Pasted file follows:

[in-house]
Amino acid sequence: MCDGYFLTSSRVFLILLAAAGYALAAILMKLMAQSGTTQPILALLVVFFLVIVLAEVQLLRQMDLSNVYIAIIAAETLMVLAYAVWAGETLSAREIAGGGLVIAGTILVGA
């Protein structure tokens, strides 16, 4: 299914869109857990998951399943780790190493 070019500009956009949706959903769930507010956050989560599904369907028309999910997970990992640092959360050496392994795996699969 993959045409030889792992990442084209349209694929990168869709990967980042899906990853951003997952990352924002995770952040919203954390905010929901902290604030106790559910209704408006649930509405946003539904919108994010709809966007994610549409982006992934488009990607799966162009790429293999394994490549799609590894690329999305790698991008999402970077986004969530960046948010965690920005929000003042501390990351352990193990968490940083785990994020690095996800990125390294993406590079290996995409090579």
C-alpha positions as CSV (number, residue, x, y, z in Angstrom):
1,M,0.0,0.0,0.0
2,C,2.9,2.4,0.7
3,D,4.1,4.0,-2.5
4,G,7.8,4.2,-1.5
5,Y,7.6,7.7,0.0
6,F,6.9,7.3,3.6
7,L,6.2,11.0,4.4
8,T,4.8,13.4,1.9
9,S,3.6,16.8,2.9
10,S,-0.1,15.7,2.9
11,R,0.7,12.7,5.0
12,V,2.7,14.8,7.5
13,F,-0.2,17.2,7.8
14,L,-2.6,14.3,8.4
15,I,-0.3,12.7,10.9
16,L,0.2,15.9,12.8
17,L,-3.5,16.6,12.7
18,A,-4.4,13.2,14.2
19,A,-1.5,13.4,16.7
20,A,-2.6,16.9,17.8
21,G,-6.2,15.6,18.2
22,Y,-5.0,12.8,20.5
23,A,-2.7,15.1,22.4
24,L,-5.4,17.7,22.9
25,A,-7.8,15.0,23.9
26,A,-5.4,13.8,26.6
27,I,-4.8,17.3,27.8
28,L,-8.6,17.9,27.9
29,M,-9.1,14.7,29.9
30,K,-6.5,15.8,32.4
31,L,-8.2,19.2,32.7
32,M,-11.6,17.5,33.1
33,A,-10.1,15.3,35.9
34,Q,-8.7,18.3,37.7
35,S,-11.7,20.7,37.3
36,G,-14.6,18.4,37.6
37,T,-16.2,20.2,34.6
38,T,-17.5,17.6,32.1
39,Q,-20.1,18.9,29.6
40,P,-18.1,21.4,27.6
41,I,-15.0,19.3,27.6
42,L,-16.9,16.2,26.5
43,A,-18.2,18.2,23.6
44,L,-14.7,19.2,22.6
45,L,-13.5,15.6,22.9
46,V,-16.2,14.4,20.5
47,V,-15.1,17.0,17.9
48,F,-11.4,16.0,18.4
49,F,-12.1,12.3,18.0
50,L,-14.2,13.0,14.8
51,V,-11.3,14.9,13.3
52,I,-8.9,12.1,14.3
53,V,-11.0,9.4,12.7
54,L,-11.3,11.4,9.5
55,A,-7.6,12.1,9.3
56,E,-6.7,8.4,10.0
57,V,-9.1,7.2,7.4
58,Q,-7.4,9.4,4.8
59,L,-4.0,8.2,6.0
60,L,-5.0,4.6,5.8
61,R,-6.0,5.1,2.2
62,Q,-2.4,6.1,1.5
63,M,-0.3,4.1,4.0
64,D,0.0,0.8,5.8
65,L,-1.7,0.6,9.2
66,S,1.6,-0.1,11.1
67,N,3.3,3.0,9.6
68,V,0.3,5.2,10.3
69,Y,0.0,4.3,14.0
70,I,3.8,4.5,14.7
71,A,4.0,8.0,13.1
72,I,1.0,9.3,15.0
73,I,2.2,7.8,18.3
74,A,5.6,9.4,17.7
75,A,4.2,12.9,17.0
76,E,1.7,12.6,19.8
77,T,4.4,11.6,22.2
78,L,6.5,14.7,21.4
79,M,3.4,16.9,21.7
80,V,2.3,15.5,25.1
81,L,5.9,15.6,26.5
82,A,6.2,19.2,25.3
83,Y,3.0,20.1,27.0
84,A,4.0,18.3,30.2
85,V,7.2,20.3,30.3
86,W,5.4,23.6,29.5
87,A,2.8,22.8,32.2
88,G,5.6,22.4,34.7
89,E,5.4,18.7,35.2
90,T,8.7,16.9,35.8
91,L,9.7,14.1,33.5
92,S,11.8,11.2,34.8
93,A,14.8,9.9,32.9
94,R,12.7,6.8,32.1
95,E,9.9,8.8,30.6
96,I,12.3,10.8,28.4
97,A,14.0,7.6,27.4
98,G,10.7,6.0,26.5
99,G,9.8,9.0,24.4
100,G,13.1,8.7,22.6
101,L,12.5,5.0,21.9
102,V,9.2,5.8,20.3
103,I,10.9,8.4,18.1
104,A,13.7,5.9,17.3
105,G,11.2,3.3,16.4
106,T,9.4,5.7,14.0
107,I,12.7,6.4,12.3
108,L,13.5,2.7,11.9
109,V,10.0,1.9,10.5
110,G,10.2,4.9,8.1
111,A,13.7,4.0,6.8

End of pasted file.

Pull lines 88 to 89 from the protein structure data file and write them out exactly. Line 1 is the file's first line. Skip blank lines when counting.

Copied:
84,A,4.0,18.3,30.2
85,V,7.2,20.3,30.3